• "Parking-related violations skyrocket in Redwich Village. Policeman punished for enforcing the rules."
  • "RedWich Village sucks. Only scumbags live in RedWich Village, what did you expect? Any lawful behavior?"
  • "Stupid city residents: We know that all people that live in cities are cheaters and park illegally"
  • "Why the government does not reward this honest policeman?"
  • "Why this policeman is vowing not to obey the law? Oh the society..."
Now, some of the business owners of Redwich Village are annoyed because people may not drive to Redwich, if they think it is impossible to find parking. Some residents are also annoyed because real estate prices may go down if people believe that Redwich is a place where you cannot park your car. After all, it is all a matter of reputation.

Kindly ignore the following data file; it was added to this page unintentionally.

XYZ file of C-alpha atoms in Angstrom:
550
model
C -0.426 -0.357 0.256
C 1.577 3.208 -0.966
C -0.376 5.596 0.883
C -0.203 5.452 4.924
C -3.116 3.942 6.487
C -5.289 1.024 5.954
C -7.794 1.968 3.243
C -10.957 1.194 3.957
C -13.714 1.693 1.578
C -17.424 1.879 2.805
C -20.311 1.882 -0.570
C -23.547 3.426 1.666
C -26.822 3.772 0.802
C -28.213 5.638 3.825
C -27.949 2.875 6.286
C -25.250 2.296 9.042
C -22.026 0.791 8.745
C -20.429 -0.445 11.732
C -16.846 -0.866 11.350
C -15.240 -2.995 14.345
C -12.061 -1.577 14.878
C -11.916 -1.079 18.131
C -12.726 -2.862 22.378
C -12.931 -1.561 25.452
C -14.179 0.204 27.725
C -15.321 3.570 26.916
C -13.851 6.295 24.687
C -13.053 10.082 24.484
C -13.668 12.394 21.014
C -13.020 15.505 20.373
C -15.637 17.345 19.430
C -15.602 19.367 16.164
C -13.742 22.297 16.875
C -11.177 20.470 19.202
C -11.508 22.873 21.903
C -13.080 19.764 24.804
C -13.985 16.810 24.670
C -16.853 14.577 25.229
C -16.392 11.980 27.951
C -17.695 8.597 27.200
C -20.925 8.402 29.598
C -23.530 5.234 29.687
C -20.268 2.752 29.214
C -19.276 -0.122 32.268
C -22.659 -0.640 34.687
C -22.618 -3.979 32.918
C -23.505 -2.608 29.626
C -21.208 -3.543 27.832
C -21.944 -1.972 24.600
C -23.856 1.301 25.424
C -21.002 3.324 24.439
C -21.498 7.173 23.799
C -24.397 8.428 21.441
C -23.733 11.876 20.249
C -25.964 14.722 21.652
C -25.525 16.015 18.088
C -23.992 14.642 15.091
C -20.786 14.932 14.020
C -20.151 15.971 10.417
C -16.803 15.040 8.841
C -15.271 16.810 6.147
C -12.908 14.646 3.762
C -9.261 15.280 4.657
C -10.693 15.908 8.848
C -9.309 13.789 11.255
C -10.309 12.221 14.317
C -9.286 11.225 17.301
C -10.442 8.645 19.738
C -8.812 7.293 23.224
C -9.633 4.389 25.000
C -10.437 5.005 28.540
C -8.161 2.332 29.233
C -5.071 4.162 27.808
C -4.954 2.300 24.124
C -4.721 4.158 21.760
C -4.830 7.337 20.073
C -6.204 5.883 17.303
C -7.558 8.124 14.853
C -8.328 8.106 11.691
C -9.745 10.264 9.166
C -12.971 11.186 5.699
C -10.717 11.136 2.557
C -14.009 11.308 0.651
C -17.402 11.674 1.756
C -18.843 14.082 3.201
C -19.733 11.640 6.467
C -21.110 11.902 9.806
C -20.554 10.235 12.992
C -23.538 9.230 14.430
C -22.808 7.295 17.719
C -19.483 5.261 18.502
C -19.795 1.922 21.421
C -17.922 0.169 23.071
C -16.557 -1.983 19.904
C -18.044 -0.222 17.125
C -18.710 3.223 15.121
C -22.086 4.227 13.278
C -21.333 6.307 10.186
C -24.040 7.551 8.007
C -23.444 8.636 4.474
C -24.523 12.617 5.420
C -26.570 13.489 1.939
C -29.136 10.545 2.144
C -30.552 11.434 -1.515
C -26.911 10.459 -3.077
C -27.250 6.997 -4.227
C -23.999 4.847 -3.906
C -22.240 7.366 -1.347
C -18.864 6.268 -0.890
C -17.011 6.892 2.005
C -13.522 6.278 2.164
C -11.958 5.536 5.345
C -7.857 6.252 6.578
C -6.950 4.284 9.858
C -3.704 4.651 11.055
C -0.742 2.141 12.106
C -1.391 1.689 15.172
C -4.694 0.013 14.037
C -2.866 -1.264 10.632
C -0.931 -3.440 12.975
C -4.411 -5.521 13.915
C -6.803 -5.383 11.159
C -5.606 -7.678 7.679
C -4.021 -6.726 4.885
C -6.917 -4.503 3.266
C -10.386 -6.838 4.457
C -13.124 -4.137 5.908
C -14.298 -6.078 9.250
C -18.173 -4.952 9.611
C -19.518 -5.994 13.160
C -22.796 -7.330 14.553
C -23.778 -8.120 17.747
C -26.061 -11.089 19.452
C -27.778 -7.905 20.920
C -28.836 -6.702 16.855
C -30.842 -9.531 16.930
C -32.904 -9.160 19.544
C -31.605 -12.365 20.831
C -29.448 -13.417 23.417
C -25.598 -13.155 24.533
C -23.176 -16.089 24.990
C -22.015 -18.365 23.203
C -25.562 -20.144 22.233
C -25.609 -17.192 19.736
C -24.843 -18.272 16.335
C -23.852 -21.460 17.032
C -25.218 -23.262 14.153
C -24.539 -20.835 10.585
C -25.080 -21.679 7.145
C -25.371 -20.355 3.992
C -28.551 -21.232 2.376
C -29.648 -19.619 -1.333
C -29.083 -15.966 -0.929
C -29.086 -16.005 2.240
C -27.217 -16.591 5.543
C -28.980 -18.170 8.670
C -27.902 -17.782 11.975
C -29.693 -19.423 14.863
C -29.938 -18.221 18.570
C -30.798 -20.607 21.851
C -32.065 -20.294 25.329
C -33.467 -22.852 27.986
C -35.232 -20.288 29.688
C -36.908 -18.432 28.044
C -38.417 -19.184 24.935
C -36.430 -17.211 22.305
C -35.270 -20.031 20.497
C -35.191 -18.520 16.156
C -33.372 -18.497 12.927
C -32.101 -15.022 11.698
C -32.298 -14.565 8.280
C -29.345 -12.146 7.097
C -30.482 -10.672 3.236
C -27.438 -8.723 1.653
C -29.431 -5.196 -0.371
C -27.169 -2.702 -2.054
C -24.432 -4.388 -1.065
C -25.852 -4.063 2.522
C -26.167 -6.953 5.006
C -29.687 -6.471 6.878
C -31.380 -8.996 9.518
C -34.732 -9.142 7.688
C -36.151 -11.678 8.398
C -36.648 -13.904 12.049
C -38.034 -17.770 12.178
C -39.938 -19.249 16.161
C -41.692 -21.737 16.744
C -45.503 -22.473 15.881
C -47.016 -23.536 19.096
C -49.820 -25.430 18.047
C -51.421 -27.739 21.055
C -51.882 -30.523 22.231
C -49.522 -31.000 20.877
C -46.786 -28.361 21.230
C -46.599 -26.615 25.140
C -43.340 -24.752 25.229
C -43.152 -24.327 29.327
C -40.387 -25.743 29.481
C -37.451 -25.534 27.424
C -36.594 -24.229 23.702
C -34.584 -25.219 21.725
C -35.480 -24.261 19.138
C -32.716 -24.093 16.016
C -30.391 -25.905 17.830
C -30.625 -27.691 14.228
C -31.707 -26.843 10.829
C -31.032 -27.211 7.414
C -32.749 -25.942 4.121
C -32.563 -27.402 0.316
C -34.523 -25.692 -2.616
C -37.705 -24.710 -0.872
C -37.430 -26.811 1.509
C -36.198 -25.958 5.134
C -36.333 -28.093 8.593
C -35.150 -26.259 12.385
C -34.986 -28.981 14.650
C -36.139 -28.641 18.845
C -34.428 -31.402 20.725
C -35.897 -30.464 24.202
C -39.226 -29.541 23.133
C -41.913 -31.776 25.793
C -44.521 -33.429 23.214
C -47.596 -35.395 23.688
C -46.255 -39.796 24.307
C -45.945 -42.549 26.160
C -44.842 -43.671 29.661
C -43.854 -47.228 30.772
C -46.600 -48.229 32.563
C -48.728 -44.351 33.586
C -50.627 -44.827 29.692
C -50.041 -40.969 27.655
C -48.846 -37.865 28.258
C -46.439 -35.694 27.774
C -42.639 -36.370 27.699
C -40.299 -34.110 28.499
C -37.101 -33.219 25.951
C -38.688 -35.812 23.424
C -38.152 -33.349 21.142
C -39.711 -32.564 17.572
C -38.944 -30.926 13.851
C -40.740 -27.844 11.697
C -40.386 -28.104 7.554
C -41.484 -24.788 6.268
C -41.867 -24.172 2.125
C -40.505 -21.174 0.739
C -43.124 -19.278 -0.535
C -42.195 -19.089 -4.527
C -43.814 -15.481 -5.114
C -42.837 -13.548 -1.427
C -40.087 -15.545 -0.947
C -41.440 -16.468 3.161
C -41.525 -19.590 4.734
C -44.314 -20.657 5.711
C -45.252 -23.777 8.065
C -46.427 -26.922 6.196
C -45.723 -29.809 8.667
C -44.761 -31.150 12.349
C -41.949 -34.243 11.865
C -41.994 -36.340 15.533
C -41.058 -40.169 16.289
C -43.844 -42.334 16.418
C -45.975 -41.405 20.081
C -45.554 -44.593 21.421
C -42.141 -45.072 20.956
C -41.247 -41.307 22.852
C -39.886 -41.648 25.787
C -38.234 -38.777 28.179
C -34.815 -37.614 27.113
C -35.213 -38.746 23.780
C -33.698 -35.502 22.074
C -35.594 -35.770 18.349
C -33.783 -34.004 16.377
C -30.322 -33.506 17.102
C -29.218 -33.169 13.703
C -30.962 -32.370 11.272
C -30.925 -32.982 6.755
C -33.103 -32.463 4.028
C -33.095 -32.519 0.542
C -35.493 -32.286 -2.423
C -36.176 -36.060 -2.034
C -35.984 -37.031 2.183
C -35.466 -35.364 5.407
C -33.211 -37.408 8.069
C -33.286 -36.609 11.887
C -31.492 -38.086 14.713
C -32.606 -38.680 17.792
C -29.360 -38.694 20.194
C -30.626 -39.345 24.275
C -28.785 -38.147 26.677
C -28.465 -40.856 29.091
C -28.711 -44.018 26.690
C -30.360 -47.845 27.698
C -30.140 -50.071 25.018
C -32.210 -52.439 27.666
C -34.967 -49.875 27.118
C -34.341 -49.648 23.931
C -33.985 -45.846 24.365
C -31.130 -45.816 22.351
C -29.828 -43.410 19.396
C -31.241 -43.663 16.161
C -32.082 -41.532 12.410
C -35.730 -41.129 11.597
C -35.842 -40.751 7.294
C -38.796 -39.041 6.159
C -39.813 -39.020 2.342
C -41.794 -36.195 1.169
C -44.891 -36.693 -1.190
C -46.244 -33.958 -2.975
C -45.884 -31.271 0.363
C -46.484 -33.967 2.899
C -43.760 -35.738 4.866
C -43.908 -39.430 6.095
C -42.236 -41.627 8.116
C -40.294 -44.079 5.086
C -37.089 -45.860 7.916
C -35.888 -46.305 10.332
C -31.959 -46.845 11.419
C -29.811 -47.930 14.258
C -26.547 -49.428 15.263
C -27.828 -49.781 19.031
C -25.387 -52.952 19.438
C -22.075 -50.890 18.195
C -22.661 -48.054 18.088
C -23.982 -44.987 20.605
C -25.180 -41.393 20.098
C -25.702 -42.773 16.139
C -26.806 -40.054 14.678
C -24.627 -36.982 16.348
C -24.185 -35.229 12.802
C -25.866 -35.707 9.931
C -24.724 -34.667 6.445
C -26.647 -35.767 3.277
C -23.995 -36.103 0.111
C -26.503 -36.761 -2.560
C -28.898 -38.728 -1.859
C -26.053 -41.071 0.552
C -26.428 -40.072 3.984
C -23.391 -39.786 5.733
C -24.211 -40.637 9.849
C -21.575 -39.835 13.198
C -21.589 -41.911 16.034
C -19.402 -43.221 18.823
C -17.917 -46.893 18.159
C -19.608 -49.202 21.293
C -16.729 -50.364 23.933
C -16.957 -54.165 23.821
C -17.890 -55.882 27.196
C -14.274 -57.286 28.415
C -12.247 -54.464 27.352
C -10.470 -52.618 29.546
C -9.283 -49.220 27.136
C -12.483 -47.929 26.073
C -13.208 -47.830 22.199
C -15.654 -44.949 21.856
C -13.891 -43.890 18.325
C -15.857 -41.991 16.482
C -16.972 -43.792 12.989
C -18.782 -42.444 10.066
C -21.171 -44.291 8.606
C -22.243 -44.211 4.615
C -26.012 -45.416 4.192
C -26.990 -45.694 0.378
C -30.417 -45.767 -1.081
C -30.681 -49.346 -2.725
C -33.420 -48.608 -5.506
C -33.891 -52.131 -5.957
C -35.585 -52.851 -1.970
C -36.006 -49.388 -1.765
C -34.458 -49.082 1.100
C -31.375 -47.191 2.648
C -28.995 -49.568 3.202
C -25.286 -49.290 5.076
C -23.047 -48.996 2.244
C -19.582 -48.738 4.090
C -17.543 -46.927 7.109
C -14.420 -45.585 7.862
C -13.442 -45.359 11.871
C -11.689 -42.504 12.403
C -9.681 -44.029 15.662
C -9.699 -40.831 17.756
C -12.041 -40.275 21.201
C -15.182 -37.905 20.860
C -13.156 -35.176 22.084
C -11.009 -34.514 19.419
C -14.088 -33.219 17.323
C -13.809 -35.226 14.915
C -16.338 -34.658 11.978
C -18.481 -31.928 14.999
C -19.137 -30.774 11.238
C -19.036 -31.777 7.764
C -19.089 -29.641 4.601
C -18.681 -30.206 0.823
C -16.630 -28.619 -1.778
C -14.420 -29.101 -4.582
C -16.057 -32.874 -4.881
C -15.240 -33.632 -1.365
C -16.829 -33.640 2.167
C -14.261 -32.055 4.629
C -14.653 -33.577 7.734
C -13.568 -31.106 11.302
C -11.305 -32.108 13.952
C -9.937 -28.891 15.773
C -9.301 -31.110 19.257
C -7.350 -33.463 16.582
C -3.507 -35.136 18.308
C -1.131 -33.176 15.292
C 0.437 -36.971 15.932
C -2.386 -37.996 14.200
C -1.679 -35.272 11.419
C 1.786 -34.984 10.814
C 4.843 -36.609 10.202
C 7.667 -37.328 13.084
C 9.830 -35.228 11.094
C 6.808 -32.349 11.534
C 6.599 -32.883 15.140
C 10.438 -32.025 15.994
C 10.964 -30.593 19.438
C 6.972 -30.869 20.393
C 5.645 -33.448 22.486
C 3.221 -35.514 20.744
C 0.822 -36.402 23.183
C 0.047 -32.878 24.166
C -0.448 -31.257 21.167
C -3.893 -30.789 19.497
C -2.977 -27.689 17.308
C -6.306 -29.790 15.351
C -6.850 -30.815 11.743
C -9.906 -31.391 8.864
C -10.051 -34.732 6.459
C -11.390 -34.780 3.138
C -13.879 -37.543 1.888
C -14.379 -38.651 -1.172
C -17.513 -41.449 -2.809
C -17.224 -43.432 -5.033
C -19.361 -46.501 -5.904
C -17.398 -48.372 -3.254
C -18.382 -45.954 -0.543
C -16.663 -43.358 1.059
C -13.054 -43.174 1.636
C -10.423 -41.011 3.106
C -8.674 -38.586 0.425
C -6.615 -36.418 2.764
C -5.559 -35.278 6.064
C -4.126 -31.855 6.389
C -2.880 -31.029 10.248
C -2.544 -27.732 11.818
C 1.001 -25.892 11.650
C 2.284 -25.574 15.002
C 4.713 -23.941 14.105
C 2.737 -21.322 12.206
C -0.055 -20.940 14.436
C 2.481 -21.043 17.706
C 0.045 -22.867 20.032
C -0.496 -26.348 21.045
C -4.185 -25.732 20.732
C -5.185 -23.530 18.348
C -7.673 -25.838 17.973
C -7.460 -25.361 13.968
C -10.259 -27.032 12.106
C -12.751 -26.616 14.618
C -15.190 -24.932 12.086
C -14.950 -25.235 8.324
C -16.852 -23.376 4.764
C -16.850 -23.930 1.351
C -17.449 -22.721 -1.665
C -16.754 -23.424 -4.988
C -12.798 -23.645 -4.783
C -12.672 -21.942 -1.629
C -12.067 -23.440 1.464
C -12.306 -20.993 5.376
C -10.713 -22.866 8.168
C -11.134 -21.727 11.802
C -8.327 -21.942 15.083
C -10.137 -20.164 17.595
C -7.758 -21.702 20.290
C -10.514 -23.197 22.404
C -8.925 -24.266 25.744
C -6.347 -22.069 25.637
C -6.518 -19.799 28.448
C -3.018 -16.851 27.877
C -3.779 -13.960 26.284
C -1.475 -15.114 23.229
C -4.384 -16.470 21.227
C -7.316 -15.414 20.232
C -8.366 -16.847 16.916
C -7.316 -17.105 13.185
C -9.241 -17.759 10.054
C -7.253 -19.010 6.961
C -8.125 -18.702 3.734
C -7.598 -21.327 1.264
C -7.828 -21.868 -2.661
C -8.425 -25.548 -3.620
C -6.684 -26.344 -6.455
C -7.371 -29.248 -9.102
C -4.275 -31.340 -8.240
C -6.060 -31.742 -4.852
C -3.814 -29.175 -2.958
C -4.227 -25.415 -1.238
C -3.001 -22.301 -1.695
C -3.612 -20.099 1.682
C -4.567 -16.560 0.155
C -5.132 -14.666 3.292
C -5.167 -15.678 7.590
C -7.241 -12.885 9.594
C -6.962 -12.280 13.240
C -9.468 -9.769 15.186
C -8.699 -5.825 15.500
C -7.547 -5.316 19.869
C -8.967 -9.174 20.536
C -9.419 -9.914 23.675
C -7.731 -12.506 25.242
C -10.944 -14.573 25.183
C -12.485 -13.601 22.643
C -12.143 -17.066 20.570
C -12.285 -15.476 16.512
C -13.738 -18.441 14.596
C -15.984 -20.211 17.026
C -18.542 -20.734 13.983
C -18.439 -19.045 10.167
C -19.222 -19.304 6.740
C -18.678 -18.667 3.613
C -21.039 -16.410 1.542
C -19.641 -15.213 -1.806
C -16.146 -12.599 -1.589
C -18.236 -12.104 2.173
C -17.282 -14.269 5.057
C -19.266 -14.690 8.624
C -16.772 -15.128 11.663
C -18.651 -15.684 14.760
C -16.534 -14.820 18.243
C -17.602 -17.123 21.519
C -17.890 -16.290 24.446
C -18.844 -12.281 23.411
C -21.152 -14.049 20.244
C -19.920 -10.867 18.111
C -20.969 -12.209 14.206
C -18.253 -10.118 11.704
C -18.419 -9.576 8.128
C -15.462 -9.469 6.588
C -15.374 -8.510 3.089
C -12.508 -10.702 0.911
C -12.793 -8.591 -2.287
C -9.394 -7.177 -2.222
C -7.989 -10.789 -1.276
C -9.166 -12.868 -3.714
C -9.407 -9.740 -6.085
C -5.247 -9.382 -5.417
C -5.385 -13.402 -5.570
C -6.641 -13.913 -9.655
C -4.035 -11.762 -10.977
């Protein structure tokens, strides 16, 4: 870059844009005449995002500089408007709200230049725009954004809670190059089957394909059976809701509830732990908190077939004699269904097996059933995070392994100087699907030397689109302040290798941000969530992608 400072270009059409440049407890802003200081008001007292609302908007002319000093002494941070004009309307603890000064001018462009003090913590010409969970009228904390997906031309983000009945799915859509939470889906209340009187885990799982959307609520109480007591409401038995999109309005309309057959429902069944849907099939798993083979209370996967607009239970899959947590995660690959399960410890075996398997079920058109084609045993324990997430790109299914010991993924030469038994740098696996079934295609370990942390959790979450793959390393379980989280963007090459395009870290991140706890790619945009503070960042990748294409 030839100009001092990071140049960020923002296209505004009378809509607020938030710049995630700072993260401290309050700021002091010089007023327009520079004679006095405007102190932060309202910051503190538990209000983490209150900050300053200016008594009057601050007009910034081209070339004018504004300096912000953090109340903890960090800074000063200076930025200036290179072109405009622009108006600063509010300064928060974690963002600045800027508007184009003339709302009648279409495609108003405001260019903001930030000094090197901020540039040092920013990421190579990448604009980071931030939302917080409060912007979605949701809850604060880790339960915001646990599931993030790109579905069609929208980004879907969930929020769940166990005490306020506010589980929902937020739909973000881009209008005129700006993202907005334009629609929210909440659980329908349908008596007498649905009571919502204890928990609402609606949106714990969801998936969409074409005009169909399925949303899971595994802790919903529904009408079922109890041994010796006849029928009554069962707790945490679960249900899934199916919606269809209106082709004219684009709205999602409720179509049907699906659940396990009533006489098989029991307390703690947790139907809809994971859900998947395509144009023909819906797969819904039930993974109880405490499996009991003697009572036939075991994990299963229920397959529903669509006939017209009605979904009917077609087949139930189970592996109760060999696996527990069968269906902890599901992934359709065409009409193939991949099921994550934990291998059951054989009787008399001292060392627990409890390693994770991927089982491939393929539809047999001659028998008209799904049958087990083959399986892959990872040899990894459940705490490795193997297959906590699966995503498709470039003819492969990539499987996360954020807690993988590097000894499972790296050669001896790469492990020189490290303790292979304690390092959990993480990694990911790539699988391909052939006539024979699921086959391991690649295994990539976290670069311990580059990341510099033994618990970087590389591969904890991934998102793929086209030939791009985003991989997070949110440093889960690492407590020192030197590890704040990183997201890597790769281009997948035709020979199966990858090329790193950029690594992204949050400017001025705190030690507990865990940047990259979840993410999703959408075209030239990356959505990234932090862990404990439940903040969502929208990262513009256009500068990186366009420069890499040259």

And in this bruhaha, nobody pays any attention to the underlying problem. Is increased vigilance the solution to the parking problem? Should we give more tickets? Should we install cameras? Or should we try to follow the suggestions of our lone policeman and think of other ways to reduce traffic, and therefore resolve the parking problem on a more fundamental level?

The blog post of our lone policeman is neither about the policeman nor about Redwich. It is about the fact that there is too much traffic in the whole city. Which in turn causes the parking problem. Parking scarcity is the symptom, not the real problem. And while he wrote about the traffic problem and suggested solutions, 99% of the coverage was about Rewich and about his own evaluation.

This is exactly how the discussion about cheating evolved in the media. Instead of focusing on how to make student evaluation objective and cheating-proof, the discussion focused on whether my salary went sufficiently up or not. This is not the main point. It is not even a minor point, in reflection. The real question is on how we can best evaluate our students and which evaluation strategies are robust to cheating, encourage creativity, and evaluate true learning.

And this is not a discussion that can be done while screaming.